Canonized By: Pope John Paul II
Blessed Maria Josefa of the Heart of Jesus, eldest daughter of Bernabe Sancho, chair-maker, and of Petra de Guerra, housewife, was born in Vitoria (Spain) on September 7, 1842, and was baptized the following day. According to the custom practiced then, she was confirmed two years after, on August 10, 1844. Her father died when she was seven years old, her mother prepared her for the First Communion, that she received at ten years old. At the age of fifteen she was sent to Madrid to some relatives to receive education and a more complete formation. The characteristic traits of her infancy and childhood were: a strong piety to the Eucharist and the Virgin Mary, a remarkable sensibility towards the poor and the sick and an inclination to solitude.
She returned to Vitoria at the age of eighteen and manifested to her mother the desire to enter in a monastery, feeling an attraction to the claustered life.
From adulthood, Blessed Maria Josefa used to repeat: “I wasborn with a religious vocation.” Only that, looking at the circumstances, it shows that she passed various experiences but not without listening to different suggestions of wise churchmen, before finding the definitive form of her vocation. She was, in fact, to be on the point of entering to the Conceptionists contemplative of Aranjuez in 1860, but was prevented by the occurrence of a grave sickness of typhus. Her mother helped her to overcome the disappointment.
On the succeeding months, it seemed to her understanding that the Lord calls her to a type of religious active life. For this, she decided to enter in the Institute of the Servants of Mary, recently founded in Madrid by Saint Soledad Torres Acosta. With the coming of the time of her profession, she was assailed with grave doubts and uncertainty on her effective call in that Institute. She opened her soul to various confessors and from their advices she felt that she was mistaken on her vocation.
The meetings with the holy Archbishop Claret and the serene conversations with the same Saint Soledad Torres Acosta, gradually arrived to the decision of leaving the Institute of the Servants of Mary to give life to a new religious family, that had for its aim the exclusive assistance to the sick in the hospitals and in their homes. Sharing this same ideal with three other Servants of Mary, who with the permission of Cardinal Archbishop of Toledo, went out together with her with the same purpose.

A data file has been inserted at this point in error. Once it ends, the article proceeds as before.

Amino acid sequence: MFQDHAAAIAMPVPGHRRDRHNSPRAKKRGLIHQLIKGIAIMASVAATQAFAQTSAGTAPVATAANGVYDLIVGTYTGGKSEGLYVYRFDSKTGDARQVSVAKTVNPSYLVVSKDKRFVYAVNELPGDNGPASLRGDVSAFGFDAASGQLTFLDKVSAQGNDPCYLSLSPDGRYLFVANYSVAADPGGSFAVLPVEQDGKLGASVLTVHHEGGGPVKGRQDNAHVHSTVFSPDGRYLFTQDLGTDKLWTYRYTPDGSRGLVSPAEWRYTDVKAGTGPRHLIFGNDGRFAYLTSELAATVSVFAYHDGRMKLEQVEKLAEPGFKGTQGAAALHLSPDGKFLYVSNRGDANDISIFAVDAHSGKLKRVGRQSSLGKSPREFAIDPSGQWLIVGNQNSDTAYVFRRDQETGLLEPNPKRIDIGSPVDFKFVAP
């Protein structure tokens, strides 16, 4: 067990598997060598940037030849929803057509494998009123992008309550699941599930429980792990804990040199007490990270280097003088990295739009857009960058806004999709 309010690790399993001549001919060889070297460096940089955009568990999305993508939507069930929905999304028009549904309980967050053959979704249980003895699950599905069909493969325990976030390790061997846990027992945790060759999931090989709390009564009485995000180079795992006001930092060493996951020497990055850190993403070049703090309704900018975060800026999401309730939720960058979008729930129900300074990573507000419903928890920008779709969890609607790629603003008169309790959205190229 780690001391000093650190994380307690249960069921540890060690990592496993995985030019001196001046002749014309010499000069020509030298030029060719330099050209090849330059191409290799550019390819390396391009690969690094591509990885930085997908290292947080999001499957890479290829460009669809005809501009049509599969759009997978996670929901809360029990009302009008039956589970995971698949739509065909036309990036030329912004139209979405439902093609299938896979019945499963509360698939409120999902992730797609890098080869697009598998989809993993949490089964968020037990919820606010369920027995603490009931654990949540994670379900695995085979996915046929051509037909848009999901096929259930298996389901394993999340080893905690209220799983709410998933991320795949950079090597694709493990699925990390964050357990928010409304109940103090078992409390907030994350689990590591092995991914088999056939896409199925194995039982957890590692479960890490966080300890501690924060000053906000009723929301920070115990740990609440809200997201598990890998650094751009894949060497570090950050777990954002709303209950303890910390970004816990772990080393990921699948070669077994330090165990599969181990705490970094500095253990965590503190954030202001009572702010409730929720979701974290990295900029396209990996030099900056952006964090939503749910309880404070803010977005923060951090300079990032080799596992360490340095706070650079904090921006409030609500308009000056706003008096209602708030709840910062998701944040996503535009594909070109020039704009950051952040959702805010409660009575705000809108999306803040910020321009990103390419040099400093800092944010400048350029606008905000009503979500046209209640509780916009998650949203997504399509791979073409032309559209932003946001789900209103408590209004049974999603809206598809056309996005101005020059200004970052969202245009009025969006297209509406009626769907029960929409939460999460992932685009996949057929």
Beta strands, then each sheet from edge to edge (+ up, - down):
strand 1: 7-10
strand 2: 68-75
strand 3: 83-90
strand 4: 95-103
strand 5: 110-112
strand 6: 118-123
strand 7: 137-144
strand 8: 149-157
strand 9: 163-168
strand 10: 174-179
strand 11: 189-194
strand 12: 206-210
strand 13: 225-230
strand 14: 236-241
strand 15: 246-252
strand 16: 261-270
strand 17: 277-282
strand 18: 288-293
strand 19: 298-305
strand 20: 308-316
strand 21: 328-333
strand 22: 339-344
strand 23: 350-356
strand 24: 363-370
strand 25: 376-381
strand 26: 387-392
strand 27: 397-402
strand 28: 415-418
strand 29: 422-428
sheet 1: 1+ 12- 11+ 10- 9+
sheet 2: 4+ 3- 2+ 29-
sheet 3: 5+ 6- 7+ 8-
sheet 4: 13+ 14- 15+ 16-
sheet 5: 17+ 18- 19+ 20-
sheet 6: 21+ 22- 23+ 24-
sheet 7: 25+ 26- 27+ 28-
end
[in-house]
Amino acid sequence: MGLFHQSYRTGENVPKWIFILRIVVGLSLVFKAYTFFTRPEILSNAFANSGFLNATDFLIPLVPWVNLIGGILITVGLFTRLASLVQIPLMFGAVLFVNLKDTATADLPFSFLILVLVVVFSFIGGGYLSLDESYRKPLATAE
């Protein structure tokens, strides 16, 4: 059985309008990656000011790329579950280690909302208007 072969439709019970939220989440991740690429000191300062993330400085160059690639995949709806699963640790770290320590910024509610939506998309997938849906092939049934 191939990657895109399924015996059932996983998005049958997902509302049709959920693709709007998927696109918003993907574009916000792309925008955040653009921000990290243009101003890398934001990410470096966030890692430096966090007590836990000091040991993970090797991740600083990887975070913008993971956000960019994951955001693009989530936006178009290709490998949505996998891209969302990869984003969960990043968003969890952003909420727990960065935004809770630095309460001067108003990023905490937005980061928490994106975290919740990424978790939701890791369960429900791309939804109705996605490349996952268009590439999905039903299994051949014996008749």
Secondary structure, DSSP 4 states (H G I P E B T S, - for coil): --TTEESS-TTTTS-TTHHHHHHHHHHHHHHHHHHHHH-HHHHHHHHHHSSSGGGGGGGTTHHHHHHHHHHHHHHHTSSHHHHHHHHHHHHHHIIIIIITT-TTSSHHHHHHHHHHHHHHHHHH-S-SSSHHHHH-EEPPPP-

The new foundation was made in Bilbao in the spring of 1871, when Maria Josefa was twenty nine years old. Since then, and for the succeeding forty one years, she was superior of the new Institute of the Servants of Jesus. She embarked on difficult trips to visit the different communities until a long sickness confined her in the house of Bilbao. Obliged to stay on bed or in an armchair, she continued to follow the events of the various communities with in and outside Spain through a painstaking and precious correspondence. On her death, on March 20, 1912, which happened after long years of suffering, there were 43 houses founded and the number of her Sisters reached more than one thousand.
Her holy death caused great impact to Bilbao and in other numerous localities where she was known through the houses of her Institute. In the same way, her funeral had an extraordinary resonance. She was buried in the municipal cemetery of Bilbao. In 1926, her fame of sanctity grew and her mortal remains were transferred to the Mother House of the Institute and have been buried in the chapel until now.
Biography Provided By: The Vatican
St. Augustine of Hippo is the patron of brewers because of his conversion from a former life of loose living, which included parties, entertainment, and worldly ambitions. His complete turnaround and ... continue readingMore Saint of the Day
St. Genevieve was born about the year 422, at Nanterre near Paris. She was seven years old when St. Germain of Auxerre came to her native village on his way to great Britain to combat the heresy of Pelagius. The child stood in the midst of a crowd gathered around the ... continue readingMore Female Saints
St. Michael the Archangel - Feast day - September 29th The name Michael signifies "Who is like to God?" and was the warcry of the good angels in the battle fought in heaven against satan and his followers. Holy Scripture describes St. Michael as "one of the chief ... continue reading
The name Gabriel means "man of God," or "God has shown himself mighty." It appears first in the prophesies of Daniel in the Old Testament. The angel announced to Daniel the prophecy of the seventy weeks. His name also occurs in the apocryphal book of Henoch. He was the ... continue reading
Generations of Catholics have admired this young saint, called her the "Little Flower", and found in her short life more inspiration for own lives than in volumes by theologians. Yet Therese died ... continue reading
By Deacon F.K. Bartels
It is true that the creature loves less because she is less. But if she loves with her whole being, nothing is lacking where everything is given. To love so ardently then is to share the marriage bond; she cannot love so much and not be totally loved, and it is in the ... continue readingMore Christian Saints & Heroes